In the end it was a meeting in a nondescript conference room in Chicago that finally set in motion the long-awaited US apology to Pakistan last week ending a seven-month impasse over Nato supply routes for the Afghan war.
The meeting in late May followed months of clamouring by Islamabad, images of flag-draped coffins on television, and widespread outcry from Pakistanis incensed by the US air attack that killed 24 soldiers on the Afghan border last November.
The breakthrough, in which Islamabad reopened supply routes into Afghanistan and Washington yielded to months of Pakistani demands to apologise for the border deaths, was praised as a prelude to improved ties between two nations whose security alliance had lapsed into mutual suspicion and hostility.
After US Secretary of State Hillary Clinton’s discussions with President Asif Ali Zardari in the cavernous Chicago conference centre where world leaders met for a Nato summit, Clinton instructed Thomas Nides, a top deputy back in Washington, to do what it took to find a solution ensuring Nato could once again supply the war in Afghanistan via Pakistan.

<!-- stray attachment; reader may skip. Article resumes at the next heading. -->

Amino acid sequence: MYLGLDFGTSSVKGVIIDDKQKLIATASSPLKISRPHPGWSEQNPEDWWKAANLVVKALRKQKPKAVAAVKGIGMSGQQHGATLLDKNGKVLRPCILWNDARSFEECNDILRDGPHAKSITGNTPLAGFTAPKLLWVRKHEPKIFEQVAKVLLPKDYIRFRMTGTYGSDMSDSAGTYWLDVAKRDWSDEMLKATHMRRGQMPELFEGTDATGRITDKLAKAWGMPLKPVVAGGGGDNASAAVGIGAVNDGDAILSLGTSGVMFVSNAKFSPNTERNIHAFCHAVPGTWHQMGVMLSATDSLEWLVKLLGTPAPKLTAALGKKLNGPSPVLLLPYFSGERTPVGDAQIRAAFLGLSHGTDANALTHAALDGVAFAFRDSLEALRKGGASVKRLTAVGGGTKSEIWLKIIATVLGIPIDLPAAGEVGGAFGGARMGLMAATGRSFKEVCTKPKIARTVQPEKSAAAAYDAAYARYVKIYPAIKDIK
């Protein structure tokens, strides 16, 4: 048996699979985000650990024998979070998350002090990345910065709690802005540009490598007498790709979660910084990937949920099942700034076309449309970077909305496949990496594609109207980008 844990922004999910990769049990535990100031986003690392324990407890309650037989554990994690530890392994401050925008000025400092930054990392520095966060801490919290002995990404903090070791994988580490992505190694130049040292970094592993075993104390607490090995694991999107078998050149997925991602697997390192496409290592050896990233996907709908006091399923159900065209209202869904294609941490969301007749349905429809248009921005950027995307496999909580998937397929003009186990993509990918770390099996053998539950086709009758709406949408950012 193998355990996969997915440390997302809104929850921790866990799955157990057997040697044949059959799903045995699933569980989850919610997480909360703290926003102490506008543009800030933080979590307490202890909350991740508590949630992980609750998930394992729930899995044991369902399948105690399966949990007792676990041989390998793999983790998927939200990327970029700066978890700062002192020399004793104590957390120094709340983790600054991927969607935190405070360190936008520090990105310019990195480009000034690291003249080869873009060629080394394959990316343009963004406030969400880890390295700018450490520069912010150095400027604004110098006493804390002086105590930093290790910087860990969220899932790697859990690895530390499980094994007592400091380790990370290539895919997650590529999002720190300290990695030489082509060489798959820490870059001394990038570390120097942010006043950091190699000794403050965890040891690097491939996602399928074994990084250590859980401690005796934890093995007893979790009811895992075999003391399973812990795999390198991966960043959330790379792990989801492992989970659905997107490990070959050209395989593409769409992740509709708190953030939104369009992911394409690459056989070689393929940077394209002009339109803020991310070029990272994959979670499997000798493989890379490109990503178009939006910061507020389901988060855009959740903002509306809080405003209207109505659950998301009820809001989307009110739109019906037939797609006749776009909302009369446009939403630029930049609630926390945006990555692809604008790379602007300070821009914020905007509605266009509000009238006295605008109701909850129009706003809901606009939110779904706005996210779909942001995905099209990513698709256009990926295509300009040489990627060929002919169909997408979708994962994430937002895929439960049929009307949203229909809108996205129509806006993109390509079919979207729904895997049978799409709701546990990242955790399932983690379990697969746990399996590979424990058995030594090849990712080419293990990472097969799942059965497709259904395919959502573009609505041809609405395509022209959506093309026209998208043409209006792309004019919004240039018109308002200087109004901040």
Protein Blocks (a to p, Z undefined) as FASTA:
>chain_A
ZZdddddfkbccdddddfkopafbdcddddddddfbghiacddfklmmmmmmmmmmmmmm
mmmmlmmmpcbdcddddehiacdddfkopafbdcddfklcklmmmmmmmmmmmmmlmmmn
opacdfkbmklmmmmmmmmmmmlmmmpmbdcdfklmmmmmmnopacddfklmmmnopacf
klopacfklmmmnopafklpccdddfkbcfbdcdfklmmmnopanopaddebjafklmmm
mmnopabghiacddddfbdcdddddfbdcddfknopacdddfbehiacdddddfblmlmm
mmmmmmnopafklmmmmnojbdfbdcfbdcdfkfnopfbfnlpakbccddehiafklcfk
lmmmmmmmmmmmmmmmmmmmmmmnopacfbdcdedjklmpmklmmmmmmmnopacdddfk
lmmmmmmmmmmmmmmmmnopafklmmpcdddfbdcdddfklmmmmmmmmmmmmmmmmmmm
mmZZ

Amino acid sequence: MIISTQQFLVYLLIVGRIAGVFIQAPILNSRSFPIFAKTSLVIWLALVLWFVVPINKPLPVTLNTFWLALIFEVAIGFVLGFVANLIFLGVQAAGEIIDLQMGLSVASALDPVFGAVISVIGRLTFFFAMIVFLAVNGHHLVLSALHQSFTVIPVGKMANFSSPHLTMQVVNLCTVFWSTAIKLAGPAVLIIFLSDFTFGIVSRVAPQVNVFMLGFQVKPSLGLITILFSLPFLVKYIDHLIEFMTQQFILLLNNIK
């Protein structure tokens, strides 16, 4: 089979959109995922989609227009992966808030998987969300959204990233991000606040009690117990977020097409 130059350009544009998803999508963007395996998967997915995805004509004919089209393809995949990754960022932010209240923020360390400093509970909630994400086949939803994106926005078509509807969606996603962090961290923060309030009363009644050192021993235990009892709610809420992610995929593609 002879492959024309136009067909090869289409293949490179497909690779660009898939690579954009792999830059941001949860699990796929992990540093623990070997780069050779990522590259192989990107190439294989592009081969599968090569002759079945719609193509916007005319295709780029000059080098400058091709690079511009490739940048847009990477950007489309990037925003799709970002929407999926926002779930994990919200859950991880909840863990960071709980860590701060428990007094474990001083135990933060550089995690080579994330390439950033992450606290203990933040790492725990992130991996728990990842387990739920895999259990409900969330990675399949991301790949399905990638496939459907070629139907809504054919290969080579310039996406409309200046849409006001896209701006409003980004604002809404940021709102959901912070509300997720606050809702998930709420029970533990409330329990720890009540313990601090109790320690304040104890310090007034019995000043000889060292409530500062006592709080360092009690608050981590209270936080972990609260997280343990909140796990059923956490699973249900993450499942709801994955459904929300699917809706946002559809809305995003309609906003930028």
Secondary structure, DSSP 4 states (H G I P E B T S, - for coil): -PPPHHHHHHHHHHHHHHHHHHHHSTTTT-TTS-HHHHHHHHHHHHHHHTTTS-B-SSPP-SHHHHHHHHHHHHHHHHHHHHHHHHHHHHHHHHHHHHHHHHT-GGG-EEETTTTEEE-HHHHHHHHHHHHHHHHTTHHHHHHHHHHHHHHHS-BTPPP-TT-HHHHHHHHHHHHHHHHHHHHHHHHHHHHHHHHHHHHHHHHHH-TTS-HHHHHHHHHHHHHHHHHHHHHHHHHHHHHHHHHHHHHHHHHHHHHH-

At the heart of last week’s denouement was a carefully worded statement that allowed the United States to accommodate Pakistani indignation without opening President Barack Obama up to criticism months before presidential polls.
Just as importantly, it aimed to avoid alienating those within Obama’s government who had resisted apologising to a country many in Washington see as acting to subvert US goals in the region, even while accepting US aid.
“The logic was that this was not a full-throated apology but that it was enough of a statement of regret, using terms associated with an apology, to get us across the Ground Lines of Communication (GLOC) finish line,” a US official said requesting anonymity.
Taking it to the top
Clinton’s talks in Chicago with Zardari proved pivotal because, for the first time, they elevated months of efforts to hammer out a solution on technical issues, including proposed fees on Nato supplies, to the senior political level.
In her statement, issued after a call last Tuesday to Foreign Minister Hina Rabbani Khar, Clinton did not use the word “apology.”
“Foreign Minister Khar and I acknowledged the mistakes that resulted in the loss of Pakistani military lives,” Clinton said.
“We are sorry for the losses suffered by the Pakistani military,” she said.
According to sources familiar with the matter, the deal was aided by signals from the Pakistani side that parliamentary demands for an ‘unconditional’ apology would not necessitate stronger language than Clinton ultimately used. Pakistan also dropped demands for extra fees on Nato supplies.
Published in The Express Tribune, July 12th, 2012.